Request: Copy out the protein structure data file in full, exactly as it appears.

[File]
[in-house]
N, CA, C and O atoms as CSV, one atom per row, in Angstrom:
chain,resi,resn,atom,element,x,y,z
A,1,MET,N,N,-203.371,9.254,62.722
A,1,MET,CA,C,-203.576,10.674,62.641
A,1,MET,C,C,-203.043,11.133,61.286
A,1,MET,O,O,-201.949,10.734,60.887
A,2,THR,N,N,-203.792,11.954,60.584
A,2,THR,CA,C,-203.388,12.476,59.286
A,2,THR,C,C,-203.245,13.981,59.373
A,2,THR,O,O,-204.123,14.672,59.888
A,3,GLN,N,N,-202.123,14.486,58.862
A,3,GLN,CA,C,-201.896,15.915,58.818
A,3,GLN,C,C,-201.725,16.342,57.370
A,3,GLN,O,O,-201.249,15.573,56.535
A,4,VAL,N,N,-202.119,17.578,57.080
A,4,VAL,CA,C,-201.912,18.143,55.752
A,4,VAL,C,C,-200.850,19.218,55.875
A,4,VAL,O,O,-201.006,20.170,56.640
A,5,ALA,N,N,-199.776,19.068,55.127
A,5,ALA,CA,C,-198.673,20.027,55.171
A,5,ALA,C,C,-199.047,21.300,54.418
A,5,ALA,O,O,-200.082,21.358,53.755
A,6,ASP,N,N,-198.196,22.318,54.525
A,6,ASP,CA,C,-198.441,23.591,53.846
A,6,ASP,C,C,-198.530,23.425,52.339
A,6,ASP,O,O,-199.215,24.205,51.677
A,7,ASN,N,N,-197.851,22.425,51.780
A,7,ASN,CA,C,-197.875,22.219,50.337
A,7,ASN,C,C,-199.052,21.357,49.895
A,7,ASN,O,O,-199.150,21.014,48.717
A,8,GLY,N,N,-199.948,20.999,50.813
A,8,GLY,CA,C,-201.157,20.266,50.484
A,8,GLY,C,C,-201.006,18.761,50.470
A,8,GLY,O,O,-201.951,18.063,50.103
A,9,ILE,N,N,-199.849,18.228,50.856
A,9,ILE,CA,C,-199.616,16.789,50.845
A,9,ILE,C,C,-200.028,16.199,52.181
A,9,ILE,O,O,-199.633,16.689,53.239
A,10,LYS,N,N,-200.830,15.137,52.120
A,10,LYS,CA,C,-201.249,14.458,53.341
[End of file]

[in-house]
N, CA, C and O atoms as CSV, one atom per row, in Angstrom:
chain,resi,resn,atom,element,x,y,z
A,1,MET,N,N,-203.371,9.254,62.722
A,1,MET,CA,C,-203.576,10.674,62.641
A,1,MET,C,C,-203.043,11.133,61.286
A,1,MET,O,O,-201.949,10.734,60.887
A,2,THR,N,N,-203.792,11.954,60.584
A,2,THR,CA,C,-203.388,12.476,59.286
A,2,THR,C,C,-203.245,13.981,59.373
A,2,THR,O,O,-204.123,14.672,59.888
A,3,GLN,N,N,-202.123,14.486,58.862
A,3,GLN,CA,C,-201.896,15.915,58.818
A,3,GLN,C,C,-201.725,16.342,57.370
A,3,GLN,O,O,-201.249,15.573,56.535
A,4,VAL,N,N,-202.119,17.578,57.080
A,4,VAL,CA,C,-201.912,18.143,55.752
A,4,VAL,C,C,-200.850,19.218,55.875
A,4,VAL,O,O,-201.006,20.170,56.640
A,5,ALA,N,N,-199.776,19.068,55.127
A,5,ALA,CA,C,-198.673,20.027,55.171
A,5,ALA,C,C,-199.047,21.300,54.418
A,5,ALA,O,O,-200.082,21.358,53.755
A,6,ASP,N,N,-198.196,22.318,54.525
A,6,ASP,CA,C,-198.441,23.591,53.846
A,6,ASP,C,C,-198.530,23.425,52.339
A,6,ASP,O,O,-199.215,24.205,51.677
A,7,ASN,N,N,-197.851,22.425,51.780
A,7,ASN,CA,C,-197.875,22.219,50.337
A,7,ASN,C,C,-199.052,21.357,49.895
A,7,ASN,O,O,-199.150,21.014,48.717
A,8,GLY,N,N,-199.948,20.999,50.813
A,8,GLY,CA,C,-201.157,20.266,50.484
A,8,GLY,C,C,-201.006,18.761,50.470
A,8,GLY,O,O,-201.951,18.063,50.103
A,9,ILE,N,N,-199.849,18.228,50.856
A,9,ILE,CA,C,-199.616,16.789,50.845
A,9,ILE,C,C,-200.028,16.199,52.181
A,9,ILE,O,O,-199.633,16.689,53.239
A,10,LYS,N,N,-200.830,15.137,52.120
A,10,LYS,CA,C,-201.249,14.458,53.341